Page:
A while ago, we posted about explorations Google was undertaking in revamping Android's home screen. Part of this was a new notification shade that looked similar to Google Now.
Since then, we've seen new materials that show something a bit closer to what the notification shade and Quick Settings will resemble in Android's L release. The images we'll discuss in this post are based on more recent information, but as with any unreleased software, anything can change - particularly design. Read More
We've all been in this situation before: it's the weekend, you're ready to hit the town with your peoples, and...no one knows where to go. So you sit around for like an hour or more trying to figure it out, only to end up at the same crappy place you've been to 100 times before and finish the night up with some IHOP. C'mon guys, you know there's more to life than just dive bars and IHOP. Read More
"Android has always put you in control when it comes to staying notified and connected. Now you can take action directly from the notifications shade," says Android's updated "What's New" page. Indeed, today's Jelly Bean announcement saw a number of improvements to the already handy notification system we've come to know and love in previous iterations of Android. Not only can the new notifications system display larger, richer notifications, developers can create actionable notification with interactive controls for telephony, music, and more. Read More
Appbrain, which we here at AP use to this day thanks to a few handful features that the Play Store still hasn't implemented, analyzed 140,000 Android apps and came up with a list of the top 10 ad networks.
While they don't openly state the source of this data, I am willing to bet that it comes from analytics reported by their Ad Detector app which hit the Play Store a few months back. Read More
Google unleashed a small round of updates today, bringing new features to both the Play Books and Street View apps. Play Books has been updated with a brand new UI for devices running Android 2.2/2.3, including the nifty 3D page-turning animation users of Books' tablet interface have come to know and love.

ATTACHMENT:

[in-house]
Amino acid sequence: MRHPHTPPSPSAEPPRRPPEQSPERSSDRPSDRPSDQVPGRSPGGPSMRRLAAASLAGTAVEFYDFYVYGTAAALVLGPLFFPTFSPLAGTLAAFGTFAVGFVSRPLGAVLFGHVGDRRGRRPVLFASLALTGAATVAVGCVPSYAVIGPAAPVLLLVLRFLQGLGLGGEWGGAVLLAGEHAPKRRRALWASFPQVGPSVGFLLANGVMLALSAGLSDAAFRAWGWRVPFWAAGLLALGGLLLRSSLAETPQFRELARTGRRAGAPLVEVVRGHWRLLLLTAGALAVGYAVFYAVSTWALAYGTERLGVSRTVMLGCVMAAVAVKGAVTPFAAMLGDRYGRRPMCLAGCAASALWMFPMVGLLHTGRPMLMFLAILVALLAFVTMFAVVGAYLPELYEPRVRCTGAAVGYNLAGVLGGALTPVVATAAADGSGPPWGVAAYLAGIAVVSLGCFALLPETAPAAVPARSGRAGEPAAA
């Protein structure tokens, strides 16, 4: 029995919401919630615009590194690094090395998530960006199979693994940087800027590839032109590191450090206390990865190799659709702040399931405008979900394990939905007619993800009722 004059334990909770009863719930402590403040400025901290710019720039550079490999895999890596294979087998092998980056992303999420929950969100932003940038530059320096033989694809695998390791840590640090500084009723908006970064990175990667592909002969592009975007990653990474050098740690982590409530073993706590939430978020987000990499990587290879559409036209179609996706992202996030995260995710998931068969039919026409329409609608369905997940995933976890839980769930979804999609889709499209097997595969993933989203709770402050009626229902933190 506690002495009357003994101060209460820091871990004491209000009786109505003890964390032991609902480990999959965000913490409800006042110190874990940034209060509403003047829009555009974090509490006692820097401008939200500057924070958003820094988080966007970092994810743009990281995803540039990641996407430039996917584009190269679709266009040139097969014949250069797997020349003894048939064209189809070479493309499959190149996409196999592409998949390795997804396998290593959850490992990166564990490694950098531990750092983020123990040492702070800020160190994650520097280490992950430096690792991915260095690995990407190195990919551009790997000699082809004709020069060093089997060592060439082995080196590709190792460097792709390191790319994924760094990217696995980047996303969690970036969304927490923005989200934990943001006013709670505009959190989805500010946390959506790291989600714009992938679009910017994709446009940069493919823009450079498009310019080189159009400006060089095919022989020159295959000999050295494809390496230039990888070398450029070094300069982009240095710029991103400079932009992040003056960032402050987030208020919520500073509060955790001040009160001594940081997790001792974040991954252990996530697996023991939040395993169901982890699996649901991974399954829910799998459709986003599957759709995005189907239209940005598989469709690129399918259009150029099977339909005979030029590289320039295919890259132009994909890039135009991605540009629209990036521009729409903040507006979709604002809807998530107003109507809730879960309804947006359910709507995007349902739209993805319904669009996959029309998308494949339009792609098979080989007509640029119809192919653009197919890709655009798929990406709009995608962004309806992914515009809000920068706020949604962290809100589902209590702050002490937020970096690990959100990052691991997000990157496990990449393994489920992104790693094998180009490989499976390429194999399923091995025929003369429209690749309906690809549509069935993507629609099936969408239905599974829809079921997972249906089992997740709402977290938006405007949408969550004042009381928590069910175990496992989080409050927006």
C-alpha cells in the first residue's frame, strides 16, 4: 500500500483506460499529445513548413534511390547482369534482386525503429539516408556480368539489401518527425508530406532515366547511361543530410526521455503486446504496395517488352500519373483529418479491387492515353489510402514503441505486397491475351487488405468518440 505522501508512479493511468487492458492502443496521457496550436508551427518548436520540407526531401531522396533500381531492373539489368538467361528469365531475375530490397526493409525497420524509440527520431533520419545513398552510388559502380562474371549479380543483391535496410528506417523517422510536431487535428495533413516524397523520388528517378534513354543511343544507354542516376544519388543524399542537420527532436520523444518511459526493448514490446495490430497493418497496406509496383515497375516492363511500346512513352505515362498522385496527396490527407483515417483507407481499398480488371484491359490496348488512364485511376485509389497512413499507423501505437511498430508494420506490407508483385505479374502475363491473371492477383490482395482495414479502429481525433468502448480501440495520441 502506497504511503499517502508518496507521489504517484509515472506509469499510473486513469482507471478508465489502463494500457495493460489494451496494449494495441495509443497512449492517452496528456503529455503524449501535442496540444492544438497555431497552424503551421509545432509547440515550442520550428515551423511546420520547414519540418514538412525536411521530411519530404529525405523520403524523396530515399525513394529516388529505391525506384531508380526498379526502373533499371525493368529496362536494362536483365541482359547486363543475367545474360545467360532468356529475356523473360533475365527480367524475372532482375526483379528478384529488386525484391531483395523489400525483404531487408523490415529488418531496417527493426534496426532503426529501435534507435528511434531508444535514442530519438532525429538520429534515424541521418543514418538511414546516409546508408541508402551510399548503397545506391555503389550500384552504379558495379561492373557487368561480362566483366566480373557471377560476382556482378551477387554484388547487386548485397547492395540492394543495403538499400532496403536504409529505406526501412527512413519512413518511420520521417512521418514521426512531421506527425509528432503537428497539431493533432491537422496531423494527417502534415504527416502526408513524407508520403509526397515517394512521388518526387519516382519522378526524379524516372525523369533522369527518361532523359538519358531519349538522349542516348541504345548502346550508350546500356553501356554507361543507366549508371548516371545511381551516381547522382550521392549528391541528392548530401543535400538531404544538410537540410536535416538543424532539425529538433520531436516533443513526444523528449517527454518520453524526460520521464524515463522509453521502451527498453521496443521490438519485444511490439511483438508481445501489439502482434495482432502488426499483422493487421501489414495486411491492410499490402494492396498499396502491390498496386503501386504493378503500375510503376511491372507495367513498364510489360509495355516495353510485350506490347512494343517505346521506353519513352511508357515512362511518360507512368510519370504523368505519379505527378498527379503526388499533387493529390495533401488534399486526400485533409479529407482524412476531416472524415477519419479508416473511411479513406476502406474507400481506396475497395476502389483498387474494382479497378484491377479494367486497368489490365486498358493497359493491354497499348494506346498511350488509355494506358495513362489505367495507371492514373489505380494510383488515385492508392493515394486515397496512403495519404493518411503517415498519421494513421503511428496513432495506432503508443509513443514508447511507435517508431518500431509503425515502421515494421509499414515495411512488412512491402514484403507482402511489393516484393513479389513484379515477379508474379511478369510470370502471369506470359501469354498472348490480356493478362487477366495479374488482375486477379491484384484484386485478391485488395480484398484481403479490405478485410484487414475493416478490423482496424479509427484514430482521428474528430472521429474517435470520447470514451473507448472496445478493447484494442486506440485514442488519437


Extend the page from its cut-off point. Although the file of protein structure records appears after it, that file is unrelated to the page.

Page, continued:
Users can also add home screen shortcuts for individual books, allowing you to jump straight into your favorite book without actually opening the app. Read More
Last week, a "report" by InFlexWeTrust showed a screencap of a popup that invited users to download a "featured" app - Instagram for Android.
With all the crapware pushing AirPush ads to your notification bar that we've seen last week (including the fake Pinterest, Temple Run, and - drumroll - Instagram) and all the clues regarding this so obviously fake Instagram app, one would have thought a bit of caution by the blogosphere would have been a good idea. Read More
Today, Lookout, a mobile security company, released a new Android application that can help figure out just where those pesky notification ads are suddenly coming from and offer you ways to opt out of them or get rid of the culprits altogether.
Their creation, called Push Ad Detector, currently detects apps that use the following ad networks:
- Moolah Media
There are other detectors of notification ads on the Market, but none are as comprehensive and polished as Push Ad Detector. Read More
RIM, in the official BlackBerry developer's blog, announced today that Blackberry Playbook's OS update to version 2.0 will bring compatibility with Android applications. RIM's post has several helpful tips for developers looking to bring their creations to the Playbook, offering some recommendations for ensuring your approval into BlackBerry App World:
- Before submitting your Android application to BlackBerry App World, please make sure to remove all mention of the word “Android” from your application.
Google has released the latest of its monthly Android version distribution charts, and for the first time Android 2.3 Gingerbread is present on over half of all Android devices. A milestone, to be sure.
We also get a look at the end success rate of Honeycomb (a tablet-only version of Android), which achieved a mere 2.5% piece of the Android pie since the first Honeycomb device release back in February. Android 1.5 and 1.6 (Cupcake and Donut) have continued their march toward extinction, commanding only 2.1% of the Android population total. Read More